Woods Hole Coastal and Marine Science Center


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March 31, 2021

Sound Waves Newsletter - December 2020-March 2021

Read about the challenges of conducting research during a pandemic, how USGS scientists conducted a nationwide assessment of salt marsh vulnerability, and more, in this December 2020-March 2021 issue of Sound Waves.

Date published: March 23, 2021

Researcher Spotlight: Jin-Si Over

In celebration of Women’s History Month, we are highlighting Jin-Si Over - an intelligent, effervescent, and downright awesome geographer with the USGS Woods Hole Coastal and Marine Science Center. 


Date published: March 18, 2021

Dr. Adrian Garcia, Methane Hydrate Research Fellowship recipient

Meet Dr. Adrian Garcia, National Energy Technology Laboratory-National Academy of Sciences Methane Hydrate Research Fellowship recipient. Selection of fellows is based on the technical/scientific merit of proposed projects, their potential to advance the stated goals of the interagency R&D program and the nature of the proposed research environment (including mentors and hosting...

Date published: March 17, 2021

Assessing Salt Marsh Vulnerability Nationwide

Salt marshes are among the most productive and valuable ecosystems in the world. The vegetation in these coastal systems acts as a buffer between land and sea. This natural buffer helps reduce flooding, erosion, and subsequent damage to property and infrastructure by slowing down the flow of water and dissipating waves during storms. 

Date published: February 12, 2021

USGS Research Spotlight: Subduction May Recycle Less Water Than Thought

Dr. Nathan Miller, Research Geophysicist from the USGS Woods Hole Coastal and Marine Science Center,  led a study on new analysis of seismic data from the Middle America Trench suggesting that previous calculations have vastly overestimated the total amount of water transported to the mantle worldwide.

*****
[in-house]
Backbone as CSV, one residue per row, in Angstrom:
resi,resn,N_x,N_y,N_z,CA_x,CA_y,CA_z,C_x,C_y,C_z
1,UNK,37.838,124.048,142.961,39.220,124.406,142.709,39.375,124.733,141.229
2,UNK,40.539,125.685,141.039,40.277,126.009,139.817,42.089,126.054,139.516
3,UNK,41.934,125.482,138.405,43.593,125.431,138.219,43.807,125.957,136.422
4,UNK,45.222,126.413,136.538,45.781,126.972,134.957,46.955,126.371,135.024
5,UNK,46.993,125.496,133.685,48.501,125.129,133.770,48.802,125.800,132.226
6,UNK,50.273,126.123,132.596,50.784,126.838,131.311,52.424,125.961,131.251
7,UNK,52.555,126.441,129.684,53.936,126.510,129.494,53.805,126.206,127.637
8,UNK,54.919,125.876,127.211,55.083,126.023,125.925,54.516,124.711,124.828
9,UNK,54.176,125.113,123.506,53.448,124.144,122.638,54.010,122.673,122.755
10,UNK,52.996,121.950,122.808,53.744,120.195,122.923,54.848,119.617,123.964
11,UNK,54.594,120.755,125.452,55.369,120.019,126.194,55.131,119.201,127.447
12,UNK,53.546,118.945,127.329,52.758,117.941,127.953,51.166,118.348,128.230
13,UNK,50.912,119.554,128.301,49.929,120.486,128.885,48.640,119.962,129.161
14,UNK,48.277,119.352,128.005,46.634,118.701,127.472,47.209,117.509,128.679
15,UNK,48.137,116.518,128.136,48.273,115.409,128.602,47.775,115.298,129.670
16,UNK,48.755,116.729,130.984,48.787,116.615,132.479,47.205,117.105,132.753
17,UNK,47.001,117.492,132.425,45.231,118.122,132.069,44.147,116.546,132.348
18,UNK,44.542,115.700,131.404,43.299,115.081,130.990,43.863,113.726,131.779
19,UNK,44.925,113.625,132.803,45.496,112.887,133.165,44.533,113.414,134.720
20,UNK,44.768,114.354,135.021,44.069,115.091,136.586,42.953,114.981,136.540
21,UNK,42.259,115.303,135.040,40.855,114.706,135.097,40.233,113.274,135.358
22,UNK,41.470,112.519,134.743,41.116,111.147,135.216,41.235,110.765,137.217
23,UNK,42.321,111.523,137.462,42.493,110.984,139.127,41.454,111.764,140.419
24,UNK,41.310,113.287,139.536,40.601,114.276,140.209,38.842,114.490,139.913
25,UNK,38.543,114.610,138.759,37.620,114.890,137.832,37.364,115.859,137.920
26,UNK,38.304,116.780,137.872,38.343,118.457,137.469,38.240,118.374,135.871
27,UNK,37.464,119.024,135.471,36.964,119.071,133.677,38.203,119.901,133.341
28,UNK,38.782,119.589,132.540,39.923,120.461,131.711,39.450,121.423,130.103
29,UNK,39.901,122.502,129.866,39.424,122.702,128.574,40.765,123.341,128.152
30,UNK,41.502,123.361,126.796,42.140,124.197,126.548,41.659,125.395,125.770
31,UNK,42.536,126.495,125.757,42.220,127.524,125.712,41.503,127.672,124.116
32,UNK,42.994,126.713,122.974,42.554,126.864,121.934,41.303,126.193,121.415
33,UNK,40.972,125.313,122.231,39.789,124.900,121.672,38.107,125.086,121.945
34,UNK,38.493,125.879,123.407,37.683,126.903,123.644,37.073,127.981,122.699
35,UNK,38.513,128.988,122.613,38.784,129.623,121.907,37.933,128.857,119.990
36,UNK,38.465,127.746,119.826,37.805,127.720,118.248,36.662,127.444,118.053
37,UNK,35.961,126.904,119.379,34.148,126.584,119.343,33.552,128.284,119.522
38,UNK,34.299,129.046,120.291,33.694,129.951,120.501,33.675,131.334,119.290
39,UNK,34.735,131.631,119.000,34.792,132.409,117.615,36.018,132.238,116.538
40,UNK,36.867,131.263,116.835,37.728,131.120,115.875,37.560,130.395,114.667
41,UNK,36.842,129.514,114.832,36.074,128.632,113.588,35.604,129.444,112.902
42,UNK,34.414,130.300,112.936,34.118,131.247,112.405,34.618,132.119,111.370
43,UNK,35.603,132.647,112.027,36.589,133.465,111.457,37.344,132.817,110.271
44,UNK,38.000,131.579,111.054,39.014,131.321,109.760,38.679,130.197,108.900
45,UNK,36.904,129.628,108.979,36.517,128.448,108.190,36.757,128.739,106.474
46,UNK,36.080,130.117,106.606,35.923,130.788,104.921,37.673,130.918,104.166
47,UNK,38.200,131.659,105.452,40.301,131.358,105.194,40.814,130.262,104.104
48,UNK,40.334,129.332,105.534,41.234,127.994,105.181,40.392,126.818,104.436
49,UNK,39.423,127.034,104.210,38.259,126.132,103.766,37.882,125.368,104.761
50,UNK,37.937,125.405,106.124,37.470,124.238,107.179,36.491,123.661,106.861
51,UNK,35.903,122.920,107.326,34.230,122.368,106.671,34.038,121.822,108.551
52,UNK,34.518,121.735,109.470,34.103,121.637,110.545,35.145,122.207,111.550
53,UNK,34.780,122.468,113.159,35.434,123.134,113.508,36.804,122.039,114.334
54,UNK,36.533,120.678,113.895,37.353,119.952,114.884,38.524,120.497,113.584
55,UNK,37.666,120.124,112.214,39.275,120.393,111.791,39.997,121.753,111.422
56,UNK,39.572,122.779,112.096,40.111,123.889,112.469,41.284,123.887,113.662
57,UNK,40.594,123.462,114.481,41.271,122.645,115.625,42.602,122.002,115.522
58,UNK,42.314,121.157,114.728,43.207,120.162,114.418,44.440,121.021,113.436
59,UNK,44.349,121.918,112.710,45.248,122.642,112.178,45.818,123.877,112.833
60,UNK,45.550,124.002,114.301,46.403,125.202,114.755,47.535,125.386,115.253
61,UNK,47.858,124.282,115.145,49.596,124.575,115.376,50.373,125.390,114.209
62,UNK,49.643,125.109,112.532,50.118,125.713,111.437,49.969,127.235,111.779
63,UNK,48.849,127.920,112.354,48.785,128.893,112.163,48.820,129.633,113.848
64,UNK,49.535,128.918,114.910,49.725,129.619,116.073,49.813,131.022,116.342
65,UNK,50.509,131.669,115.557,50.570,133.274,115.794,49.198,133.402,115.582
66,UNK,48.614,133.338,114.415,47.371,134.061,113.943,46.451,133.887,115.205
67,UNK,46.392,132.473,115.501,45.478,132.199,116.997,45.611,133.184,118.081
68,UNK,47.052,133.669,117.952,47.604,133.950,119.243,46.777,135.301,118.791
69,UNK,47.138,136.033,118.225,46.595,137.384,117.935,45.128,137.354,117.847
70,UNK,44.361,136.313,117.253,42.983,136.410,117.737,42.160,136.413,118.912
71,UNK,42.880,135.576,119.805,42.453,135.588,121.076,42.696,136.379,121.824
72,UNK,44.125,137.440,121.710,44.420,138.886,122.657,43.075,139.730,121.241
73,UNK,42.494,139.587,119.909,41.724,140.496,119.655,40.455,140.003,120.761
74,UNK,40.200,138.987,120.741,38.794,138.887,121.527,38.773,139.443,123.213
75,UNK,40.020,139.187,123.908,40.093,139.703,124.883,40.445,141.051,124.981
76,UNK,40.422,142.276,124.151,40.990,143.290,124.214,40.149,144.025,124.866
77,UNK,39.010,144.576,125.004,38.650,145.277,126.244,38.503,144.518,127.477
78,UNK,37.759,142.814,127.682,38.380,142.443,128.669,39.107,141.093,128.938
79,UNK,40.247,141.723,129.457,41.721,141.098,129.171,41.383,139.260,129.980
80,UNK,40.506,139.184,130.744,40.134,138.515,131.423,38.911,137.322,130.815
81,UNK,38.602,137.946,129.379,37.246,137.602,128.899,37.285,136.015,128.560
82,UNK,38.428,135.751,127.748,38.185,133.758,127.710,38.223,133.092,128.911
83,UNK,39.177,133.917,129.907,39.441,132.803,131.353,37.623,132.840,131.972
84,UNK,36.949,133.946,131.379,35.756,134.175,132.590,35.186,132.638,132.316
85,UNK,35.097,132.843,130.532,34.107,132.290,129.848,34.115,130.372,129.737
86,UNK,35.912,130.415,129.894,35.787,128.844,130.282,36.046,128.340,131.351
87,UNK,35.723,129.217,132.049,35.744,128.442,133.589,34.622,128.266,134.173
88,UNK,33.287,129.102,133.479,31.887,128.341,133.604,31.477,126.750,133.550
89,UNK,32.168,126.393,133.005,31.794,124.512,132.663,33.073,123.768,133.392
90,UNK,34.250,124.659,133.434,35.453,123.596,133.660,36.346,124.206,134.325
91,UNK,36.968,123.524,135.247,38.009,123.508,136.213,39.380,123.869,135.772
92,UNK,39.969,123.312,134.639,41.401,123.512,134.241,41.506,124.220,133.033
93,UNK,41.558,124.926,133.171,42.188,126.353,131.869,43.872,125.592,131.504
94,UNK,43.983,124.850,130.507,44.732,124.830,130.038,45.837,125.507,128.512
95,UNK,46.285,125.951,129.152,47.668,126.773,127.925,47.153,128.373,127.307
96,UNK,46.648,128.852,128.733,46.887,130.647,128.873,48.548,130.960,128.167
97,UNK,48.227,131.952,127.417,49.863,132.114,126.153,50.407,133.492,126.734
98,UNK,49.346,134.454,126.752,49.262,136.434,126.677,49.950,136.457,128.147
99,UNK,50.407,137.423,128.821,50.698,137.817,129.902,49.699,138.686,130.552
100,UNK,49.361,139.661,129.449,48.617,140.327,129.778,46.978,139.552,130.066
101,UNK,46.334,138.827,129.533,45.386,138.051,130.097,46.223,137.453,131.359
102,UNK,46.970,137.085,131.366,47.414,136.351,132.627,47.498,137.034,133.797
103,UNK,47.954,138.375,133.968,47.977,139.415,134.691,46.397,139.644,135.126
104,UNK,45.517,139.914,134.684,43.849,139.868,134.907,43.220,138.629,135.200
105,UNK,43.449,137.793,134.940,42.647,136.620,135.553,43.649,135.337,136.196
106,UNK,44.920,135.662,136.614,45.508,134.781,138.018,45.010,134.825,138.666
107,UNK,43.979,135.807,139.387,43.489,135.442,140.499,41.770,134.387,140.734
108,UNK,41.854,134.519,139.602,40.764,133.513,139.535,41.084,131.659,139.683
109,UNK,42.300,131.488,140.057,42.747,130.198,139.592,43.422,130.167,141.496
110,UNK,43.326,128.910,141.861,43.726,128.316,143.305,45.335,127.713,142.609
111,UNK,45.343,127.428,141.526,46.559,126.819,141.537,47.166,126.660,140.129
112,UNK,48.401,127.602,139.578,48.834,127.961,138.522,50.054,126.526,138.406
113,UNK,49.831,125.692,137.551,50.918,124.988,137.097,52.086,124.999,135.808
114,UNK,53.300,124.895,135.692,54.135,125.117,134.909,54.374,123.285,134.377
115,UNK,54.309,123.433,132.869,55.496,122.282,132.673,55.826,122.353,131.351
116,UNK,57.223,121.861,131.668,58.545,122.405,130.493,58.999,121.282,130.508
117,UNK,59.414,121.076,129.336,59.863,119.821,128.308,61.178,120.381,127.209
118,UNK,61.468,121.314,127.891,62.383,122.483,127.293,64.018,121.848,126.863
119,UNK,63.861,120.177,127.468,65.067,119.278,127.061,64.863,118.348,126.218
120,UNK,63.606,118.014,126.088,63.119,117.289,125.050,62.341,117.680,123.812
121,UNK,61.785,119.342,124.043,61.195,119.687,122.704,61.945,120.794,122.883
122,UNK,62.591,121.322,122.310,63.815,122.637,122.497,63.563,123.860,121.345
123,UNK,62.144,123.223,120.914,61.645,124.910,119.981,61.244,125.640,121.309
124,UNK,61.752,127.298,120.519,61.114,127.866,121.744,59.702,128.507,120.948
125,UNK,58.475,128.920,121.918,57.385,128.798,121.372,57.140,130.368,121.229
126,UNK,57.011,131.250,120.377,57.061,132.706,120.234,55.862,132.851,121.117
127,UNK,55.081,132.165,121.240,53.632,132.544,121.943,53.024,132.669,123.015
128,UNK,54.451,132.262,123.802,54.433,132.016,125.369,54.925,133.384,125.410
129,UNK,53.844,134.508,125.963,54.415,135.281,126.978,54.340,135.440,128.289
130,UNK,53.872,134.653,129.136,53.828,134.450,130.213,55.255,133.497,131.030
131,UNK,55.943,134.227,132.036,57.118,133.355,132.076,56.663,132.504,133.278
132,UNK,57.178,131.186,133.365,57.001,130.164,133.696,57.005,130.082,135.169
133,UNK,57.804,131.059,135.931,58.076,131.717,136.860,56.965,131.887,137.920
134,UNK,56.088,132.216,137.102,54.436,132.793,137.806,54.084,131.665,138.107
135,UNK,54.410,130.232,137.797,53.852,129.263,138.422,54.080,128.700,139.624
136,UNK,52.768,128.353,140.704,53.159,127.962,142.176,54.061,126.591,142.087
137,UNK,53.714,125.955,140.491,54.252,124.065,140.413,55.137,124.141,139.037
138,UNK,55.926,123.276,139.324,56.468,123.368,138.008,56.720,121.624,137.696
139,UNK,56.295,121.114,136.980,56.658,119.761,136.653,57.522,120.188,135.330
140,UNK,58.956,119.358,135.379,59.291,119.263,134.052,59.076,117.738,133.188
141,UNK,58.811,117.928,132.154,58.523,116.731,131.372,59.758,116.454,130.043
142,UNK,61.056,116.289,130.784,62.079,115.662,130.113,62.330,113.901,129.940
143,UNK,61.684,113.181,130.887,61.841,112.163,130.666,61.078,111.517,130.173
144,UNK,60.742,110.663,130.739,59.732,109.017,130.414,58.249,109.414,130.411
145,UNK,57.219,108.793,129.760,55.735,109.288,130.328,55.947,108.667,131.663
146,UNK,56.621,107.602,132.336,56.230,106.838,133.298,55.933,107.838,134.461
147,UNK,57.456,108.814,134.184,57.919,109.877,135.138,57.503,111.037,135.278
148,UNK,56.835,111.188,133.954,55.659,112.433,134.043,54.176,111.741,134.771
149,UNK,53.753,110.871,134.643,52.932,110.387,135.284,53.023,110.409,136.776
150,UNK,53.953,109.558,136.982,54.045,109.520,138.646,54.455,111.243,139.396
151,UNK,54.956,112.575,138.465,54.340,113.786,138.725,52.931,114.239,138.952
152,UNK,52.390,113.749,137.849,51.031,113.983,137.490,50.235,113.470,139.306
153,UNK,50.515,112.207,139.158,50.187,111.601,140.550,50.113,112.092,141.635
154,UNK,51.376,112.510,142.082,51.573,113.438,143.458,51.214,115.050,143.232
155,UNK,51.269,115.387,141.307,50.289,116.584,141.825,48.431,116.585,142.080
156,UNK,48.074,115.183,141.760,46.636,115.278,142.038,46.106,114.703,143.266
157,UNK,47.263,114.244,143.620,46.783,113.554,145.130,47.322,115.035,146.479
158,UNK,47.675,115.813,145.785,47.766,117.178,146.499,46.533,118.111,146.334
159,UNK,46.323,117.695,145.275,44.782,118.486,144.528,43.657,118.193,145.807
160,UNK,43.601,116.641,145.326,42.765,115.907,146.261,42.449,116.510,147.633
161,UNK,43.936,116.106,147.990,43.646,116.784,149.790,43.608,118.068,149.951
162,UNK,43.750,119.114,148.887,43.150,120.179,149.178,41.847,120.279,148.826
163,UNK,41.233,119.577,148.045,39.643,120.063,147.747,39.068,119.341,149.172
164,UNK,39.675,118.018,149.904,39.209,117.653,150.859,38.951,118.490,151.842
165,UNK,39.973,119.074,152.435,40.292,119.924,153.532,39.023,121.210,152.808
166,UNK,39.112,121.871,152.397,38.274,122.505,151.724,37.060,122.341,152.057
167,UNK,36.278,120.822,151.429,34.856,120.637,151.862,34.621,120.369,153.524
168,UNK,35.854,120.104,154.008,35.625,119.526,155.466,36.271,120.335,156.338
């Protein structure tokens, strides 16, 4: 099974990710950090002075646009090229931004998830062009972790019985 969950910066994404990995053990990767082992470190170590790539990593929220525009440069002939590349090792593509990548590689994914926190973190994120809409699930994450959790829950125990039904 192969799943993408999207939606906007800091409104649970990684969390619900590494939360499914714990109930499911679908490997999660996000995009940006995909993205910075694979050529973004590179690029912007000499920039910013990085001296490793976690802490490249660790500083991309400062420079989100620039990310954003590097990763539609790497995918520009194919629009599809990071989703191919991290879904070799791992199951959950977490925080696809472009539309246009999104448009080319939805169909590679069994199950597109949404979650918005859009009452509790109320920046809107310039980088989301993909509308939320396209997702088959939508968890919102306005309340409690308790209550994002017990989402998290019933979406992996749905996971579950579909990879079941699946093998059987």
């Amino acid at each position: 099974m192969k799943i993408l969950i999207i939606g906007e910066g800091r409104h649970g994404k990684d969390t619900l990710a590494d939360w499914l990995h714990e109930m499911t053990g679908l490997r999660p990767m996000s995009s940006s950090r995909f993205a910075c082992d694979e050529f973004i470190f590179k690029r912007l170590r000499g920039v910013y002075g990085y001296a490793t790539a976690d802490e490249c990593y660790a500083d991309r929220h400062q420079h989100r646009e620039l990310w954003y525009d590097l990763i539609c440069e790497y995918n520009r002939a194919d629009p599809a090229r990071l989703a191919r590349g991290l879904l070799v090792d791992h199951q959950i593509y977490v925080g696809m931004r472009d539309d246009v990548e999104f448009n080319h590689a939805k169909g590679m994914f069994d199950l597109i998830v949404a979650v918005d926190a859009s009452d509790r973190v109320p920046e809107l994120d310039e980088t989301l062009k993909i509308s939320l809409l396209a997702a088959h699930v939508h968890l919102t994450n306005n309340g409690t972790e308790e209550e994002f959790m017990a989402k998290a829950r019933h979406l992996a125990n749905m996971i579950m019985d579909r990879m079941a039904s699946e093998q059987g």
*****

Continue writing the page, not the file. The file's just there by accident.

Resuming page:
Date published: January 13, 2021

Groundwater discharge impacts marine isotope budgets.

Groundwater is an important pathway for materials to flow from land to sea. This is particularly true for materials that are concentrated in groundwater due to chemical interactions between water and aquifer rocks as groundwater flows to the coast. 

Date published: January 13, 2021

Geologic Origins: Tracking geologic change along Cape Cod

Rob Thieler, Center Chief of the Woods Hole Coastal and Marine Science Center, contributed to the January 8, 2021 article, Cape Cod: Shipwrecks, Dune Shacks, and Shifting Sands. Living in Geologic Time: How long will the cape keep its fist raised against the waves?  in Eos; Science News by AGU.  

November 30, 2020

Sound Waves Newsletter - October-November 2020

We learn about mapping the Alaska coastline, meet some of our women scientists, and learn how we are connecting with students in a virtual world in this October-November 2020 issue of Sound Waves.

Date published: November 30, 2020

Recent Coastal and Marine Fieldwork - October-November 2020

Learn more about the recent field activities completed by scientists in the Coastal and Marine Hazards and Resources Program at the USGS, and explore the Science Projects that guide this fieldwork.

Date published: November 30, 2020

Why the Ocean?

USGS scientists share brief thoughts about why they have focused their careers on studying our oceans and coasts. Here’s why they study the ocean: